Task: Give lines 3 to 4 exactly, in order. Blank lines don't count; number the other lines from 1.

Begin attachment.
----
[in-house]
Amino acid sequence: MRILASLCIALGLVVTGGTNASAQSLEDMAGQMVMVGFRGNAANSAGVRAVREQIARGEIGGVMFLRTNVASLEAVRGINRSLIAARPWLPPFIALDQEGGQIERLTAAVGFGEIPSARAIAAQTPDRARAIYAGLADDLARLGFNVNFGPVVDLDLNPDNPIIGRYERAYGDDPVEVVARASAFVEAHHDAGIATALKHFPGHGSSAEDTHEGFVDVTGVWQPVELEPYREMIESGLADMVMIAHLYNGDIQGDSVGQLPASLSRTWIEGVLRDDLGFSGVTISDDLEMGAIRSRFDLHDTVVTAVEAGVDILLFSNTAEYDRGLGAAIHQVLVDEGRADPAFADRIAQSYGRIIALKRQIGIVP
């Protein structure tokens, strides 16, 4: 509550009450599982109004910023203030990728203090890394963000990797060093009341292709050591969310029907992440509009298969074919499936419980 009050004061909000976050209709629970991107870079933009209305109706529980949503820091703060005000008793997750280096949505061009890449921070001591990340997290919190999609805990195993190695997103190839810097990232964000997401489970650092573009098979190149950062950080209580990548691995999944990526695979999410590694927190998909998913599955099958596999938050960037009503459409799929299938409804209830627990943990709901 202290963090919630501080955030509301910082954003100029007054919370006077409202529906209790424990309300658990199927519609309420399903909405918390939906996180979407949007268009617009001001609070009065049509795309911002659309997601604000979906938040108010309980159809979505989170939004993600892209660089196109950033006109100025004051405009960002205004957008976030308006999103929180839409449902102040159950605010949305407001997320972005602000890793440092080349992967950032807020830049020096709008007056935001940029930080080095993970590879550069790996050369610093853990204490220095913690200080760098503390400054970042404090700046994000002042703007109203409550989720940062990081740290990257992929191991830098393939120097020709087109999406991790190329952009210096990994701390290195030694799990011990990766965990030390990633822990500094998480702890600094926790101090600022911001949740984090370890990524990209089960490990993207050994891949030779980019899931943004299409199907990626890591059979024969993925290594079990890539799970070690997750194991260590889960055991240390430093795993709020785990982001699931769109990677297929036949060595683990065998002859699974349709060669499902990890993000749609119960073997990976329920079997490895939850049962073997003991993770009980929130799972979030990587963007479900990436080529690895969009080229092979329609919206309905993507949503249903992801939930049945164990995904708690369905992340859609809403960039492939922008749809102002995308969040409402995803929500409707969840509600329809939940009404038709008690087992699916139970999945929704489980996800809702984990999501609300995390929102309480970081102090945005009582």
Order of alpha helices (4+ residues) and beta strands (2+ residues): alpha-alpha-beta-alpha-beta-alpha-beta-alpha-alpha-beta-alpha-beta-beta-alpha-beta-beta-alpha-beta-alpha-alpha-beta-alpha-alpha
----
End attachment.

């Protein structure tokens, strides 16, 4: 509550009450599982109004910023203030990728203090890394963000990797060093009341292709050591969310029907992440509009298969074919499936419980 009050004061909000976050209709629970991107870079933009209305109706529980949503820091703060005000008793997750280096949505061009890449921070001591990340997290919190999609805990195993190695997103190839810097990232964000997401489970650092573009098979190149950062950080209580990548691995999944990526695979999410590694927190998909998913599955099958596999938050960037009503459409799929299938409804209830627990943990709901 202290963090919630501080955030509301910082954003100029007054919370006077409202529906209790424990309300658990199927519609309420399903909405918390939906996180979407949007268009617009001001609070009065049509795309911002659309997601604000979906938040108010309980159809979505989170939004993600892209660089196109950033006109100025004051405009960002205004957008976030308006999103929180839409449902102040159950605010949305407001997320972005602000890793440092080349992967950032807020830049020096709008007056935001940029930080080095993970590879550069790996050369610093853990204490220095913690200080760098503390400054970042404090700046994000002042703007109203409550989720940062990081740290990257992929191991830098393939120097020709087109999406991790190329952009210096990994701390290195030694799990011990990766965990030390990633822990500094998480702890600094926790101090600022911001949740984090370890990524990209089960490990993207050994891949030779980019899931943004299409199907990626890591059979024969993925290594079990890539799970070690997750194991260590889960055991240390430093795993709020785990982001699931769109990677297929036949060595683990065998002859699974349709060669499902990890993000749609119960073997990976329920079997490895939850049962073997003991993770009980929130799972979030990587963007479900990436080529690895969009080229092979329609919206309905993507949503249903992801939930049945164990995904708690369905992340859609809403960039492939922008749809102002995308969040409402995803929500409707969840509600329809939940009404038709008690087992699916139970999945929704489980996800809702984990999501609300995390929102309480970081102090945005009582």
Order of alpha helices (4+ residues) and beta strands (2+ residues): alpha-alpha-beta-alpha-beta-alpha-beta-alpha-alpha-beta-alpha-beta-beta-alpha-beta-beta-alpha-beta-alpha-alpha-beta-alpha-alpha